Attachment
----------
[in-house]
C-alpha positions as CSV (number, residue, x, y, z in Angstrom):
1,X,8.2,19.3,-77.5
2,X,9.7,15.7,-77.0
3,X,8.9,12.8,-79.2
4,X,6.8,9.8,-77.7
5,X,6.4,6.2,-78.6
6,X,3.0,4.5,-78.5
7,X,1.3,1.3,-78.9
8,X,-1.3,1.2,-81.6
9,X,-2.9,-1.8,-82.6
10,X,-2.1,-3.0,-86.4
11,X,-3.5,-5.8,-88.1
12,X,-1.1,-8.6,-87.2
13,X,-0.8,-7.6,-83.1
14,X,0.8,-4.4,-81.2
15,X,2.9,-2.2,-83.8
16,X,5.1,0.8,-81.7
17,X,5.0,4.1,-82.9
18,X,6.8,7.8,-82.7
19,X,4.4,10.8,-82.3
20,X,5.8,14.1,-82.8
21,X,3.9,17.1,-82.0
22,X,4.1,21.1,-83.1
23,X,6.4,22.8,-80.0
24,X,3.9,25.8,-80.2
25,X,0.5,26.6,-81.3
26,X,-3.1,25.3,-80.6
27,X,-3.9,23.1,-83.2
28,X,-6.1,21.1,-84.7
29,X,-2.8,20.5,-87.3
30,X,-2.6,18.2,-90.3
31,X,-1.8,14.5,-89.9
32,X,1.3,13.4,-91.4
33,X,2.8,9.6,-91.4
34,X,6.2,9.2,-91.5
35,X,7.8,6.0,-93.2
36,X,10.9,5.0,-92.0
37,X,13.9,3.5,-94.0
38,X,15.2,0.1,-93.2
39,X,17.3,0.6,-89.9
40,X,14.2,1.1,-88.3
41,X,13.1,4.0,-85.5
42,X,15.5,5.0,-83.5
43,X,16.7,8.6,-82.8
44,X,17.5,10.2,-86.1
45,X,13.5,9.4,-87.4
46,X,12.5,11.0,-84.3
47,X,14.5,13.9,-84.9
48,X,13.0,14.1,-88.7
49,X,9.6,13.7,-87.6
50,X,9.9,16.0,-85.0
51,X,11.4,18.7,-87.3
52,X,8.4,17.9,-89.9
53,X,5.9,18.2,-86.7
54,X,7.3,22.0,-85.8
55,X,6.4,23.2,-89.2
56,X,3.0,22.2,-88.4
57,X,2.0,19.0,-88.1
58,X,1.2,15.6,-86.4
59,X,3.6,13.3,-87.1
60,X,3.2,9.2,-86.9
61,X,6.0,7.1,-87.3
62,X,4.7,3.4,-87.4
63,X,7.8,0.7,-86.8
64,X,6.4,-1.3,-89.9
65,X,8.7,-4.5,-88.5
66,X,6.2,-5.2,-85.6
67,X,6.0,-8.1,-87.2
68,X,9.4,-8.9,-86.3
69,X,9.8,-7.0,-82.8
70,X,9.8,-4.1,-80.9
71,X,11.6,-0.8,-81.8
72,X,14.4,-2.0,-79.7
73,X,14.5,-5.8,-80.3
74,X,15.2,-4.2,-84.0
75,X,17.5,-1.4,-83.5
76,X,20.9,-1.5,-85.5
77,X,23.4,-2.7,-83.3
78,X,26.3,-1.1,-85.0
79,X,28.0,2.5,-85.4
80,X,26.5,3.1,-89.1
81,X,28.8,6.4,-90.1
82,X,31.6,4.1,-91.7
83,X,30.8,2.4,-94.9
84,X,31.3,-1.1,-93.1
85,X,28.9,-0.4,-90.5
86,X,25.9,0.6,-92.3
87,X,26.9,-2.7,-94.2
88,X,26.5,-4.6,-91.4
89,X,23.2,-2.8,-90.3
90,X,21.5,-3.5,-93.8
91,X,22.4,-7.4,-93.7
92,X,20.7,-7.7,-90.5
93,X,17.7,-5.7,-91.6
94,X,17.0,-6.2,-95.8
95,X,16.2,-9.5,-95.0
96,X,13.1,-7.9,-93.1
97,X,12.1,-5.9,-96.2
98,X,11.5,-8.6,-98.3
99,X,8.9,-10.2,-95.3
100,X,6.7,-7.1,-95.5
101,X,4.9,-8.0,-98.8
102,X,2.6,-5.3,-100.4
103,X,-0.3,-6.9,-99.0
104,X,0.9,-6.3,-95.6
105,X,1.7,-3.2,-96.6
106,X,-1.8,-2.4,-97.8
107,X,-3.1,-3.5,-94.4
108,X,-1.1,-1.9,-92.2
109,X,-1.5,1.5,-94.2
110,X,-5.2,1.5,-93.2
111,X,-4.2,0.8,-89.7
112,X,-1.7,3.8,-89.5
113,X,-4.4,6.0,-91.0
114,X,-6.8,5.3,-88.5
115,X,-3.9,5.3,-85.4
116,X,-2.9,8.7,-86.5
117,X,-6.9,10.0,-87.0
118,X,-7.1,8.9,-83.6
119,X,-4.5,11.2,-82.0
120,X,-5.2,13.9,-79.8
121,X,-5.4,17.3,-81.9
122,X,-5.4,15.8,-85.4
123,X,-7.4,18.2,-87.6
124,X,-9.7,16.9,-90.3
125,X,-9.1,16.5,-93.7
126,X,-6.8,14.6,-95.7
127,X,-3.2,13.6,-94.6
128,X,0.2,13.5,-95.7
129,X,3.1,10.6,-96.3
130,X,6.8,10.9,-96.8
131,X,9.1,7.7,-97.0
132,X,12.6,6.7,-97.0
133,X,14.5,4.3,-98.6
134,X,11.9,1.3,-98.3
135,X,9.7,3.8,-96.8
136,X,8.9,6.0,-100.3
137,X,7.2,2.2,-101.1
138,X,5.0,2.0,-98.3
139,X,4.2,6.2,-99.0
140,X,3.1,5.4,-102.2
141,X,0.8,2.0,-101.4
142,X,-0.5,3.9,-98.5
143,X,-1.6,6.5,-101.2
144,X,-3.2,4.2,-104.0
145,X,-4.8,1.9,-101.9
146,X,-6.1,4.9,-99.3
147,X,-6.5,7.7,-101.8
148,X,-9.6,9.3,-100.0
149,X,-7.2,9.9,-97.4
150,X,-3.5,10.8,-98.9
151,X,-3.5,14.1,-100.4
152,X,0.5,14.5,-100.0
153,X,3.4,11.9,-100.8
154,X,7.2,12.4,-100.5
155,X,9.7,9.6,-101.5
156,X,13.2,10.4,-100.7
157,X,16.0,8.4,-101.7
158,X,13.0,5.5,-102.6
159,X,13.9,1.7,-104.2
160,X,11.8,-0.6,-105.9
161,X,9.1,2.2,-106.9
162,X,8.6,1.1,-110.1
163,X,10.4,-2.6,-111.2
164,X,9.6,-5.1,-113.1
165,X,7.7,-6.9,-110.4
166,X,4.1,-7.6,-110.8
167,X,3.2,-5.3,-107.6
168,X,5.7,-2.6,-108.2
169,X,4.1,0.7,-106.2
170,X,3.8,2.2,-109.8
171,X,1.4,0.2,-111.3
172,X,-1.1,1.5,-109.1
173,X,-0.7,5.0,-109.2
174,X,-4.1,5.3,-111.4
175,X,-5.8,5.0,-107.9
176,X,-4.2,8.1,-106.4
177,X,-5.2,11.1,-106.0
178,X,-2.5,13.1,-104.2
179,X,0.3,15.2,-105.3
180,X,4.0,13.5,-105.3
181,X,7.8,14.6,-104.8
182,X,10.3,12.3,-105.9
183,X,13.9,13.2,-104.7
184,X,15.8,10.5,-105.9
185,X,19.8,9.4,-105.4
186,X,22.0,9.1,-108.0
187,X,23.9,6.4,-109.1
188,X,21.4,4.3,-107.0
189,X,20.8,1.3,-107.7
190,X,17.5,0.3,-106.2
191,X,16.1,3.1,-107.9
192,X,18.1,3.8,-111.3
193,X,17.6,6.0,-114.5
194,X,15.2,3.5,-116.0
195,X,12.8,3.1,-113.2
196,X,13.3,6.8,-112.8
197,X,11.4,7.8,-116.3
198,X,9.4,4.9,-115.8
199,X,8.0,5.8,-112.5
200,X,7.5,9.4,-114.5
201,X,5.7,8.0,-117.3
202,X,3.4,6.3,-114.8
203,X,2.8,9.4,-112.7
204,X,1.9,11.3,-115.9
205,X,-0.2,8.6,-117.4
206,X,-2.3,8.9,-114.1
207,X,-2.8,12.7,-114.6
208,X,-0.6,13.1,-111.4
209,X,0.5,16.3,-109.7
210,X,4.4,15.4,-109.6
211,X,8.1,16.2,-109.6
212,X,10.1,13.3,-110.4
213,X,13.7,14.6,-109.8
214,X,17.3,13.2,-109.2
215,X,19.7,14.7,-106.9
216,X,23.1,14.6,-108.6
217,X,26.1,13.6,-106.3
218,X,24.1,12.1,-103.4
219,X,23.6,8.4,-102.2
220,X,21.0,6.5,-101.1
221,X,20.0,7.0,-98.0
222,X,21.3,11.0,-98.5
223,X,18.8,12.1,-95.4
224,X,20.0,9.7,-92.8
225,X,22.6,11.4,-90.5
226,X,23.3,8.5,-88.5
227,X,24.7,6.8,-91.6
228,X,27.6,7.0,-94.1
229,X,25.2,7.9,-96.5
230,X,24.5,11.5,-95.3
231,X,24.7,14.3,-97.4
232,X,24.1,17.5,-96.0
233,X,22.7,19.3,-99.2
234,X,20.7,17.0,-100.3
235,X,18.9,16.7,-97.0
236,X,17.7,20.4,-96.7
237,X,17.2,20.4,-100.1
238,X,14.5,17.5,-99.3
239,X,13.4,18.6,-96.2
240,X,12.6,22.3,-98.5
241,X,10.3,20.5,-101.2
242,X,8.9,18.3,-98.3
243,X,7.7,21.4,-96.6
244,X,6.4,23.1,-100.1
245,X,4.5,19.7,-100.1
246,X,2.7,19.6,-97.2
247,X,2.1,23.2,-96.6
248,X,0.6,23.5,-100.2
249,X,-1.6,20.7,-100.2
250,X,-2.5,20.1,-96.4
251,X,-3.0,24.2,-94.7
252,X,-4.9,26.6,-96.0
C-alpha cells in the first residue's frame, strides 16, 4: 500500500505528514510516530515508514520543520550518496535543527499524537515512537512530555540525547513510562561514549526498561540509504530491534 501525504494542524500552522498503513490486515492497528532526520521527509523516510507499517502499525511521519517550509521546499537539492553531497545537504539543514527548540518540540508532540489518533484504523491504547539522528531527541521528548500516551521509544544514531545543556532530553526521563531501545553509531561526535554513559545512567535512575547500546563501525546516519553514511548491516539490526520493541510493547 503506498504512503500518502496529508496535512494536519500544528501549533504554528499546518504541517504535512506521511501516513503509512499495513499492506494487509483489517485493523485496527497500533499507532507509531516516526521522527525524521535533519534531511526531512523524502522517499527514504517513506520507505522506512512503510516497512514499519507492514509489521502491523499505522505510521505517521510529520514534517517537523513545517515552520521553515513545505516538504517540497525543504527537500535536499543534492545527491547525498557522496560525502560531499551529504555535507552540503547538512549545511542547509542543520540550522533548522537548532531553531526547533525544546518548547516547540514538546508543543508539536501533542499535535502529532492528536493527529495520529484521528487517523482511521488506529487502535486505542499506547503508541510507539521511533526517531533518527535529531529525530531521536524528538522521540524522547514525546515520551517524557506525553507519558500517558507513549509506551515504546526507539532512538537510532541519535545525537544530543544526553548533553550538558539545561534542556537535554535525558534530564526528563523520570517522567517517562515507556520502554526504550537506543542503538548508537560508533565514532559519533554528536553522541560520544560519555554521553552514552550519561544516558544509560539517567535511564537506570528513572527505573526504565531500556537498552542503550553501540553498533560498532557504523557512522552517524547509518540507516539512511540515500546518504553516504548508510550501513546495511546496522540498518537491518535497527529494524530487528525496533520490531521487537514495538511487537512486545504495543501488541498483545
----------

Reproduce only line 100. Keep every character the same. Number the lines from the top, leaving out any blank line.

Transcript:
98,X,11.5,-8.6,-98.3